If someone tells you they can’t perform at the needed level or they don’t want to adjust their style, thank them for their honesty, honor their choice, and help them with their exit strategy. Either way, you’ve energized your team to contribute great ideas and are on your way to a courageous culture.

Your turn. What’s your best strategy for encouraging your team members to contribute their best ideas?

Don’t Let Limited Perspective Destroy Your Team

Don’t Let Limited Perspective Destroy Your Team

Limited perspective traps leaders and drives apart teams.

Recently, I’ve watched an organization of passionate and caring people disintegrate. The limited perspective of leaders and team members has frustrated communication and problem-solving. They’ve devolved into camps of us vs. them. It can happen to any team if you don’t pay attention to how you see the world.

When the World Changes

I grew up in southwest Denver.

Late in the day, as the sun settled toward the mountains west of the city, I loved to see downtown Denver highlighted in the evening light. My favorite version of this view happened after a summer thunderstorm. The crenelated gray, black, and white skyline glowed with hope against the dark purple clouds that had taken their wrath out to the plains.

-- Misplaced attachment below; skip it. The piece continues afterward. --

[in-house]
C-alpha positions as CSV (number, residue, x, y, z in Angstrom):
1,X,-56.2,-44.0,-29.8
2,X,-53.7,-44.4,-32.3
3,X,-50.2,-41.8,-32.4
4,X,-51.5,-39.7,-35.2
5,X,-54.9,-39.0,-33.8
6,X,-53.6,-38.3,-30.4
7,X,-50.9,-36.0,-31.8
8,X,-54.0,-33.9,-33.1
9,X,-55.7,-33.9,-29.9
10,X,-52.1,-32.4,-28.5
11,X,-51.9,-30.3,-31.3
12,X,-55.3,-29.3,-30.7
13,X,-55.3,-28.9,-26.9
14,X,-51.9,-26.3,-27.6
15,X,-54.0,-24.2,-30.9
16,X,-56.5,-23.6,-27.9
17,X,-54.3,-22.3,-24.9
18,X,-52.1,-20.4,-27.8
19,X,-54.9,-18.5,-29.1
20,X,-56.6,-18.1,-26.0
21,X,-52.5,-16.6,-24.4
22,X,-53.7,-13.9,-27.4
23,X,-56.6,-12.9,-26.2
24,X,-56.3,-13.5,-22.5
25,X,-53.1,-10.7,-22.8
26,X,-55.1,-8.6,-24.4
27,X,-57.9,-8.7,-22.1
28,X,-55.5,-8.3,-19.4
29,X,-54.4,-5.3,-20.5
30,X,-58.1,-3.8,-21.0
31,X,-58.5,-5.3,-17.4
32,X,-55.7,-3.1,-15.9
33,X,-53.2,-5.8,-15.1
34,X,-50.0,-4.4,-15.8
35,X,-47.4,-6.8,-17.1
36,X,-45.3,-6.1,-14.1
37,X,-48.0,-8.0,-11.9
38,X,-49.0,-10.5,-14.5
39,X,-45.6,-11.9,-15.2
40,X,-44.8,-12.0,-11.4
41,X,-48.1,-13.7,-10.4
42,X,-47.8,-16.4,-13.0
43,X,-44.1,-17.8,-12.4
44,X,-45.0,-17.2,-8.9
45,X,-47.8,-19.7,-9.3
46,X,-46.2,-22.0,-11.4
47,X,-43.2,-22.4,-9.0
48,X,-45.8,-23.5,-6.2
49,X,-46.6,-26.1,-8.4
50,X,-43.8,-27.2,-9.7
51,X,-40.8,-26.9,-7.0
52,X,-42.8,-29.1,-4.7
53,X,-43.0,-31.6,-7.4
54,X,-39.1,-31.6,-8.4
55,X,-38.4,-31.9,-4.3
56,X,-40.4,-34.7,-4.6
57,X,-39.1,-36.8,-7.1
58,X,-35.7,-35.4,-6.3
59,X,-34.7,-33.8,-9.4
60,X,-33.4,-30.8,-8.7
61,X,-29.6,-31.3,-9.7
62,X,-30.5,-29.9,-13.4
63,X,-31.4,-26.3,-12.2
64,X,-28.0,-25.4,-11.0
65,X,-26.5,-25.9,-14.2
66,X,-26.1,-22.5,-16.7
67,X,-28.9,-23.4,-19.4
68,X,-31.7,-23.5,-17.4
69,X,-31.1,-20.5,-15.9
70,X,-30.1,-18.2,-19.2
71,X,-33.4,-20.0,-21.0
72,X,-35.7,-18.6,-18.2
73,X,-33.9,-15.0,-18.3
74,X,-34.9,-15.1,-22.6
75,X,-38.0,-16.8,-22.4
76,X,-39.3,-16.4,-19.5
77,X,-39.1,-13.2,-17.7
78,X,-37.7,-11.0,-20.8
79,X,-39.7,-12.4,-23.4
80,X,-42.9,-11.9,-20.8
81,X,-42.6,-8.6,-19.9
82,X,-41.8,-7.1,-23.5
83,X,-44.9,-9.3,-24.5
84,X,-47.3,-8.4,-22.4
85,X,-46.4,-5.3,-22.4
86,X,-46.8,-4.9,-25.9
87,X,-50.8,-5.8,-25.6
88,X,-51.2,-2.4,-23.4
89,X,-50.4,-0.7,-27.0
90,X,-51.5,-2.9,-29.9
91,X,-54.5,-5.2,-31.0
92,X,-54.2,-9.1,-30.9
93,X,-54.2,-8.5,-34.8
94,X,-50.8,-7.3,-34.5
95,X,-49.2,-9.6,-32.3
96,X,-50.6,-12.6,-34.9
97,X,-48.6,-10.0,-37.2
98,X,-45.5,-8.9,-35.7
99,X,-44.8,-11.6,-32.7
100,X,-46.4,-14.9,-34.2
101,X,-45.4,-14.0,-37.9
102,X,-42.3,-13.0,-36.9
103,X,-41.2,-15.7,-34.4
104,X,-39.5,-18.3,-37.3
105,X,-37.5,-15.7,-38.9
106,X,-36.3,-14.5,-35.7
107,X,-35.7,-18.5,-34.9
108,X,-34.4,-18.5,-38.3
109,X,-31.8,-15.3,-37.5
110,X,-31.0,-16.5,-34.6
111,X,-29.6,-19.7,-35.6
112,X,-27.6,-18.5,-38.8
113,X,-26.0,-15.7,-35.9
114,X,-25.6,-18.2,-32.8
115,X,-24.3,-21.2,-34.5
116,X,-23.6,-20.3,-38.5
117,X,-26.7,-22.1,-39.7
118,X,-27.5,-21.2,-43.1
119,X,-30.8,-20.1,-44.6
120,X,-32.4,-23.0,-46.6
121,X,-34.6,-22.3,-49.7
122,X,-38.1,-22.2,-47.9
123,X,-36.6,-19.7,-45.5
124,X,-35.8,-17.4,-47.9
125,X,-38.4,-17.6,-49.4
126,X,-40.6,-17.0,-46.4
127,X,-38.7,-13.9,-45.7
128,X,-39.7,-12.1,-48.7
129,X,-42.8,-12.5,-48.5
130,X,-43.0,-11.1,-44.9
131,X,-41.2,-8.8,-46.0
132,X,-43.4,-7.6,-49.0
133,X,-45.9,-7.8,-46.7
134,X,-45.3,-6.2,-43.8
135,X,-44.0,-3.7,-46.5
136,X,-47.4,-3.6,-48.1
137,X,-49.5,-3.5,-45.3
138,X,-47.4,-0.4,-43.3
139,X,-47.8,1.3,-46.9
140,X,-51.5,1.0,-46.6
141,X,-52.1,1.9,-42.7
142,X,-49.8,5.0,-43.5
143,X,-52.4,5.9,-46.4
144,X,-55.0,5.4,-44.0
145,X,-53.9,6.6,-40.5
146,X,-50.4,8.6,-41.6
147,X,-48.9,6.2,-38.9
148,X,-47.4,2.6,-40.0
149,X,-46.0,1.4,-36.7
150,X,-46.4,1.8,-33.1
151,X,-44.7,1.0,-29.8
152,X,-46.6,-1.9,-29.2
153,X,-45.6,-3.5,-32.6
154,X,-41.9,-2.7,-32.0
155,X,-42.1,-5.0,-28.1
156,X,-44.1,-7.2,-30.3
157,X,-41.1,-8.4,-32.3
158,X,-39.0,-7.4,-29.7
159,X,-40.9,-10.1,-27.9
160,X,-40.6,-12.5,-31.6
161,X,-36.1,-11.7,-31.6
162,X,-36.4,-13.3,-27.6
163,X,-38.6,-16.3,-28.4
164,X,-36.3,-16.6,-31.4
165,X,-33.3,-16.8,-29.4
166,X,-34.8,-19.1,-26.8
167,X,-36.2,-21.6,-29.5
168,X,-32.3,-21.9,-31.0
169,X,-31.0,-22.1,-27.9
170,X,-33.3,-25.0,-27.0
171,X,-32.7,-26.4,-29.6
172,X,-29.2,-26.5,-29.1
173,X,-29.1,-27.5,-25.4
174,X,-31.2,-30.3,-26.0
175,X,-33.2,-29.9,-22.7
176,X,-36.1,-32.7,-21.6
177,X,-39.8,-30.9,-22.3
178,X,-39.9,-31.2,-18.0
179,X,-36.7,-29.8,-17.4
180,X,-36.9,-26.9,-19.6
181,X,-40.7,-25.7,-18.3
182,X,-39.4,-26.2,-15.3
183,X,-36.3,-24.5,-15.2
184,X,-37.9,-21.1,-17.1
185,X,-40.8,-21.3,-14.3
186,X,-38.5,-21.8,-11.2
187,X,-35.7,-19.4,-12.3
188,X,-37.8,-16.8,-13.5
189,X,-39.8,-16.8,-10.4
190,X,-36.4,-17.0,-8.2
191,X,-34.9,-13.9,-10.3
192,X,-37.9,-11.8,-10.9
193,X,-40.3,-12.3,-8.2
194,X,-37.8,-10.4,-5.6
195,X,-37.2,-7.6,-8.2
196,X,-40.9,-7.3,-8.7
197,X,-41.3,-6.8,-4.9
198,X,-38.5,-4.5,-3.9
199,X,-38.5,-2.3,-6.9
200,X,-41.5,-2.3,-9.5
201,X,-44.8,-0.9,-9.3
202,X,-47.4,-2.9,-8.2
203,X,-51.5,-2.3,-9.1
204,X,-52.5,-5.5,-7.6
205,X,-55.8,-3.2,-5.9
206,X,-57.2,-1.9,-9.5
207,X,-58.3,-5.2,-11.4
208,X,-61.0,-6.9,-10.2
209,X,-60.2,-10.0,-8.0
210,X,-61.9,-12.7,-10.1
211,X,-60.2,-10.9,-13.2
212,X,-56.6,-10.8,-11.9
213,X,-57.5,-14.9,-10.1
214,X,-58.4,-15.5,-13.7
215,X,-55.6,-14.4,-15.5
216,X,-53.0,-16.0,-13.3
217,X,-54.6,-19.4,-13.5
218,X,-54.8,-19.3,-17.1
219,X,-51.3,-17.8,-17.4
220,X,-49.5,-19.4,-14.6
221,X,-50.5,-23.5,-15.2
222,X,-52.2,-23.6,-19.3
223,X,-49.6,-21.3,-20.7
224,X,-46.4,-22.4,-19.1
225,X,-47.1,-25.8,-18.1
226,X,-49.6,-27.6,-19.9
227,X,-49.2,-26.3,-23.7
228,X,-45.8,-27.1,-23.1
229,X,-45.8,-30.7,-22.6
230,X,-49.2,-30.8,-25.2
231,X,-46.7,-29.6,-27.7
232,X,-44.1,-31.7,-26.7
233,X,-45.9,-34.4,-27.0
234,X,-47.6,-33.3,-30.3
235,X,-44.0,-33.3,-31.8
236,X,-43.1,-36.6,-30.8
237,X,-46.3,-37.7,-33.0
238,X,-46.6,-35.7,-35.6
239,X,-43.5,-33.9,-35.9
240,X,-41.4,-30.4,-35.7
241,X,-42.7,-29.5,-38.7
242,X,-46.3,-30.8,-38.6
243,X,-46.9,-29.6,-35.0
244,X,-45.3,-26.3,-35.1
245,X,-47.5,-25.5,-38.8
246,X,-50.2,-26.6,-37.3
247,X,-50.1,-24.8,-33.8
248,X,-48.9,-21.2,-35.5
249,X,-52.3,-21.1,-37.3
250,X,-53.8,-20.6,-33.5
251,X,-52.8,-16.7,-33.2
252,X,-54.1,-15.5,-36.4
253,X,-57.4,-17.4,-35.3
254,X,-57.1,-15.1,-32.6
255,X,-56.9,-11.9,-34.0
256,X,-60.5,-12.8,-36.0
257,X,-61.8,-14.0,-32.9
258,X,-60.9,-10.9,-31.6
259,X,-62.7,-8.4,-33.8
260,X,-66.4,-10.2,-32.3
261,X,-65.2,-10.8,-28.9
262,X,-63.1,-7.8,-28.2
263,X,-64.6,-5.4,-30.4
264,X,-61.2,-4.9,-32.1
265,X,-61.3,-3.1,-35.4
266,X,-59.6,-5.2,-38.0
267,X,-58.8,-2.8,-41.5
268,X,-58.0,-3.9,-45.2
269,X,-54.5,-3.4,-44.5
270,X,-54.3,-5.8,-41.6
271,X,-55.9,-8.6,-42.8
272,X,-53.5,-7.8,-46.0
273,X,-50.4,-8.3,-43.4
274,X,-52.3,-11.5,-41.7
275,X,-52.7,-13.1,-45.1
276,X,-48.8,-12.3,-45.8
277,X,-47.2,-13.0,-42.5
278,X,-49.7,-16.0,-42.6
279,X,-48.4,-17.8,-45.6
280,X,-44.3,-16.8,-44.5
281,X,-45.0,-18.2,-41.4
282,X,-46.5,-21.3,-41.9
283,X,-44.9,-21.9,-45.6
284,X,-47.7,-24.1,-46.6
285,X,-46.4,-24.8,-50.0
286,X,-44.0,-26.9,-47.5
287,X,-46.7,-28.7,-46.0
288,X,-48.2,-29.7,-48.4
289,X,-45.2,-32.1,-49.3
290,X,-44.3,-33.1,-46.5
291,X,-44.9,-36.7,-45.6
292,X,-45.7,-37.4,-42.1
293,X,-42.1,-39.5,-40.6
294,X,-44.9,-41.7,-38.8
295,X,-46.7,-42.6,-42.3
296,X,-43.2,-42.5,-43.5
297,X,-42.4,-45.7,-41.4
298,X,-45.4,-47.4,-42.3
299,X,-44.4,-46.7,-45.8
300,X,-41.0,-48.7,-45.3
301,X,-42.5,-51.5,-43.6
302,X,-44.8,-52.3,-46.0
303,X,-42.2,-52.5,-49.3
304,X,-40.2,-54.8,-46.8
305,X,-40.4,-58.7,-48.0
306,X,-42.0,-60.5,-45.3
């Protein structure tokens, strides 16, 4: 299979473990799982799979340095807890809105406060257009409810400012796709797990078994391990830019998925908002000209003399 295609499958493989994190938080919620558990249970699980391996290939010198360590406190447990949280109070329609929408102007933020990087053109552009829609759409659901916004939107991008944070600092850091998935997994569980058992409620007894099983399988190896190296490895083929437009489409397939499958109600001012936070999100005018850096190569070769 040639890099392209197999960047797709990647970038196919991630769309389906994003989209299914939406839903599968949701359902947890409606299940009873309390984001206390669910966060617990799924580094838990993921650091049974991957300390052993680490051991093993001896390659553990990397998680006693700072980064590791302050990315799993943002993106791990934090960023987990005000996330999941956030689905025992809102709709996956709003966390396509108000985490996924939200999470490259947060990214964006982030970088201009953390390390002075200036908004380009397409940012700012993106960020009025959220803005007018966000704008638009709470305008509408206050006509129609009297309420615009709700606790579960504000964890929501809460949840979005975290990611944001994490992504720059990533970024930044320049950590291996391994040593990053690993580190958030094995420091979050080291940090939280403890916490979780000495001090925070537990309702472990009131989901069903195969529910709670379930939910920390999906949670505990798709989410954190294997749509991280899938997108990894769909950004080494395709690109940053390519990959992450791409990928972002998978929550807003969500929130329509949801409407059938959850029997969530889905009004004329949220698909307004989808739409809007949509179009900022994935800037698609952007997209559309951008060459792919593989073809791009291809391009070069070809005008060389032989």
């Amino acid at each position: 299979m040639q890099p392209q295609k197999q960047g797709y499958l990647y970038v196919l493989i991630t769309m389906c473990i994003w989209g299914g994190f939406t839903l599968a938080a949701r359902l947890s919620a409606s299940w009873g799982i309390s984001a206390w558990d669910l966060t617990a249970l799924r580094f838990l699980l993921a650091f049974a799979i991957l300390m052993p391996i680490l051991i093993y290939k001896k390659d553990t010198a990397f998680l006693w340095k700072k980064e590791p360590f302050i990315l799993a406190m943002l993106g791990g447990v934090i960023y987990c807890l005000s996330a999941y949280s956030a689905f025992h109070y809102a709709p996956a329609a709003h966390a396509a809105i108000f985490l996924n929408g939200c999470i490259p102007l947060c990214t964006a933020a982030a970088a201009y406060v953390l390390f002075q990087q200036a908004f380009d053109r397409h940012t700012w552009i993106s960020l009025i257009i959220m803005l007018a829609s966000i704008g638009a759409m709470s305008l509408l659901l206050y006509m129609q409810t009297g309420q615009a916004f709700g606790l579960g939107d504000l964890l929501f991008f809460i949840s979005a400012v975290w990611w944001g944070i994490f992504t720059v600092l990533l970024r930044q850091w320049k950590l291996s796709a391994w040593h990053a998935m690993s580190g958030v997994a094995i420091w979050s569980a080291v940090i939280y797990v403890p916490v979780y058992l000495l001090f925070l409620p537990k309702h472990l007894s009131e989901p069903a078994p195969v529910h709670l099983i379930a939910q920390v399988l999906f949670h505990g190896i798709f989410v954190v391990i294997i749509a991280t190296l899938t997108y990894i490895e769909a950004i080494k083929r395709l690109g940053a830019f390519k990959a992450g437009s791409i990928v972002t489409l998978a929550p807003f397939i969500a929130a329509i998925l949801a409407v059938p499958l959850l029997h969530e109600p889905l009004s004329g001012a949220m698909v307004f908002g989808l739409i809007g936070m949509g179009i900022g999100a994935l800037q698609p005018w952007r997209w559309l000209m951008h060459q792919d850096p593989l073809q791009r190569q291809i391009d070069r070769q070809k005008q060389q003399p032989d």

When I was twelve years old, my friend’s mother invited us to volunteer with her at a shelter for mothers who had escaped abusive relationships. We had to make solemn promises not to reveal the shelter’s location. It was easy for me to promise, because I had no idea where it was.

We drove to the shelter on a cold December morning. We rode in the back of a pickup truck, laying down as flat as we could to stay out of the bitter wind.

When we arrived, I sat up. And the world shifted.

My skyline, the familiar arrangement of glass and steel, had been put into a cloth bag, shaken, and poured out. This was not my downtown.

We were northeast of the city center, directly opposite of where I’d grown up.